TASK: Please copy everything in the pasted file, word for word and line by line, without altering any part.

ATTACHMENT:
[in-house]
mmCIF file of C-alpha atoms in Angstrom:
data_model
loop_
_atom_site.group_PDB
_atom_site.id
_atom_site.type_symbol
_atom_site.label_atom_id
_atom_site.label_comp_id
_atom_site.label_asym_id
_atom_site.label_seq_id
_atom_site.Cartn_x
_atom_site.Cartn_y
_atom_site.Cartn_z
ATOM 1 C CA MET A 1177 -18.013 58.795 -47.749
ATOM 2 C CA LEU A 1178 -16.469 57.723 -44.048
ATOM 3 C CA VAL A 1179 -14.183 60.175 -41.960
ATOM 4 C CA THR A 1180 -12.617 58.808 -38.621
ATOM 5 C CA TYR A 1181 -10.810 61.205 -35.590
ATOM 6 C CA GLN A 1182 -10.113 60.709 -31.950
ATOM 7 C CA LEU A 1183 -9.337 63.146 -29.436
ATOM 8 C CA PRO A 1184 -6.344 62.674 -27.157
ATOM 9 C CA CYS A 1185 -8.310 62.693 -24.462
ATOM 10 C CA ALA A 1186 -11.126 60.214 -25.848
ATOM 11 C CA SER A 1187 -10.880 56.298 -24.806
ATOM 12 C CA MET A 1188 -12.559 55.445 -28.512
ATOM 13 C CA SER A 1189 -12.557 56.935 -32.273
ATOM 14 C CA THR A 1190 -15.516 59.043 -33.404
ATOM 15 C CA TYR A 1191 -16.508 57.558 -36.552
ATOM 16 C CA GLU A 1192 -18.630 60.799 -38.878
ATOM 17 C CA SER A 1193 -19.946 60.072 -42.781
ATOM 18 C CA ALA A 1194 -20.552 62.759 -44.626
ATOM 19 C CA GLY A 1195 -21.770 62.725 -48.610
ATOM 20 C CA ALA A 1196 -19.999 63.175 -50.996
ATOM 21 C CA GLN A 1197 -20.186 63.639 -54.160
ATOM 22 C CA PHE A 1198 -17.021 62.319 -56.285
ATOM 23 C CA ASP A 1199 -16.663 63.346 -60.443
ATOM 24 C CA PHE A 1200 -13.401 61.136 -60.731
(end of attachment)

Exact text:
[in-house]
mmCIF file of C-alpha atoms in Angstrom:
data_model
loop_
_atom_site.group_PDB
_atom_site.id
_atom_site.type_symbol
_atom_site.label_atom_id
_atom_site.label_comp_id
_atom_site.label_asym_id
_atom_site.label_seq_id
_atom_site.Cartn_x
_atom_site.Cartn_y
_atom_site.Cartn_z
ATOM 1 C CA MET A 1177 -18.013 58.795 -47.749
ATOM 2 C CA LEU A 1178 -16.469 57.723 -44.048
ATOM 3 C CA VAL A 1179 -14.183 60.175 -41.960
ATOM 4 C CA THR A 1180 -12.617 58.808 -38.621
ATOM 5 C CA TYR A 1181 -10.810 61.205 -35.590
ATOM 6 C CA GLN A 1182 -10.113 60.709 -31.950
ATOM 7 C CA LEU A 1183 -9.337 63.146 -29.436
ATOM 8 C CA PRO A 1184 -6.344 62.674 -27.157
ATOM 9 C CA CYS A 1185 -8.310 62.693 -24.462
ATOM 10 C CA ALA A 1186 -11.126 60.214 -25.848
ATOM 11 C CA SER A 1187 -10.880 56.298 -24.806
ATOM 12 C CA MET A 1188 -12.559 55.445 -28.512
ATOM 13 C CA SER A 1189 -12.557 56.935 -32.273
ATOM 14 C CA THR A 1190 -15.516 59.043 -33.404
ATOM 15 C CA TYR A 1191 -16.508 57.558 -36.552
ATOM 16 C CA GLU A 1192 -18.630 60.799 -38.878
ATOM 17 C CA SER A 1193 -19.946 60.072 -42.781
ATOM 18 C CA ALA A 1194 -20.552 62.759 -44.626
ATOM 19 C CA GLY A 1195 -21.770 62.725 -48.610
ATOM 20 C CA ALA A 1196 -19.999 63.175 -50.996
ATOM 21 C CA GLN A 1197 -20.186 63.639 -54.160
ATOM 22 C CA PHE A 1198 -17.021 62.319 -56.285
ATOM 23 C CA ASP A 1199 -16.663 63.346 -60.443
ATOM 24 C CA PHE A 1200 -13.401 61.136 -60.731